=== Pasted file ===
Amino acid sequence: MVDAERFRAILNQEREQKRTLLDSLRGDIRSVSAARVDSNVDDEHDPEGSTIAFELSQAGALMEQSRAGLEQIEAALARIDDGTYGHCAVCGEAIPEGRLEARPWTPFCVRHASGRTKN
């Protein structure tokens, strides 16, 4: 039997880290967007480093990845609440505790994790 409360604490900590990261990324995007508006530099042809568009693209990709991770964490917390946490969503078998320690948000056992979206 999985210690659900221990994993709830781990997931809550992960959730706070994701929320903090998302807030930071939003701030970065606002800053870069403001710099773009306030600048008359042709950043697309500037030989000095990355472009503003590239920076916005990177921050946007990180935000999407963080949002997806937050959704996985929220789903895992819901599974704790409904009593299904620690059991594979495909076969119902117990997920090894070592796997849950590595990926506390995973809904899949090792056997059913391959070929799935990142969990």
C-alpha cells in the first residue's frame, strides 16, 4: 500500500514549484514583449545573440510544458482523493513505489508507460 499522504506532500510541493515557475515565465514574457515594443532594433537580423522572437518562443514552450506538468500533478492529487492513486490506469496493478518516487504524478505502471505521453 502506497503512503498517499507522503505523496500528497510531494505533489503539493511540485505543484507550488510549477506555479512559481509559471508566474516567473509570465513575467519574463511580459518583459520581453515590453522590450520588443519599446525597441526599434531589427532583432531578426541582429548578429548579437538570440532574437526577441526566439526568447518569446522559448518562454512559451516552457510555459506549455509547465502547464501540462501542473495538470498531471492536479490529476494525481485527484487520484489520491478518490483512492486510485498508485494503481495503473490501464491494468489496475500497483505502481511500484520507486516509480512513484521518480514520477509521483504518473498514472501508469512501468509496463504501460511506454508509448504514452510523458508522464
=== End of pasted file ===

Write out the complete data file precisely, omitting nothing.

Amino acid sequence: MVDAERFRAILNQEREQKRTLLDSLRGDIRSVSAARVDSNVDDEHDPEGSTIAFELSQAGALMEQSRAGLEQIEAALARIDDGTYGHCAVCGEAIPEGRLEARPWTPFCVRHASGRTKN
């Protein structure tokens, strides 16, 4: 039997880290967007480093990845609440505790994790 409360604490900590990261990324995007508006530099042809568009693209990709991770964490917390946490969503078998320690948000056992979206 999985210690659900221990994993709830781990997931809550992960959730706070994701929320903090998302807030930071939003701030970065606002800053870069403001710099773009306030600048008359042709950043697309500037030989000095990355472009503003590239920076916005990177921050946007990180935000999407963080949002997806937050959704996985929220789903895992819901599974704790409904009593299904620690059991594979495909076969119902117990997920090894070592796997849950590595990926506390995973809904899949090792056997059913391959070929799935990142969990």
C-alpha cells in the first residue's frame, strides 16, 4: 500500500514549484514583449545573440510544458482523493513505489508507460 499522504506532500510541493515557475515565465514574457515594443532594433537580423522572437518562443514552450506538468500533478492529487492513486490506469496493478518516487504524478505502471505521453 502506497503512503498517499507522503505523496500528497510531494505533489503539493511540485505543484507550488510549477506555479512559481509559471508566474516567473509570465513575467519574463511580459518583459520581453515590453522590450520588443519599446525597441526599434531589427532583432531578426541582429548578429548579437538570440532574437526577441526566439526568447518569446522559448518562454512559451516552457510555459506549455509547465502547464501540462501542473495538470498531471492536479490529476494525481485527484487520484489520491478518490483512492486510485498508485494503481495503473490501464491494468489496475500497483505502481511500484520507486516509480512513484521518480514520477509521483504518473498514472501508469512501468509496463504501460511506454508509448504514452510523458508522464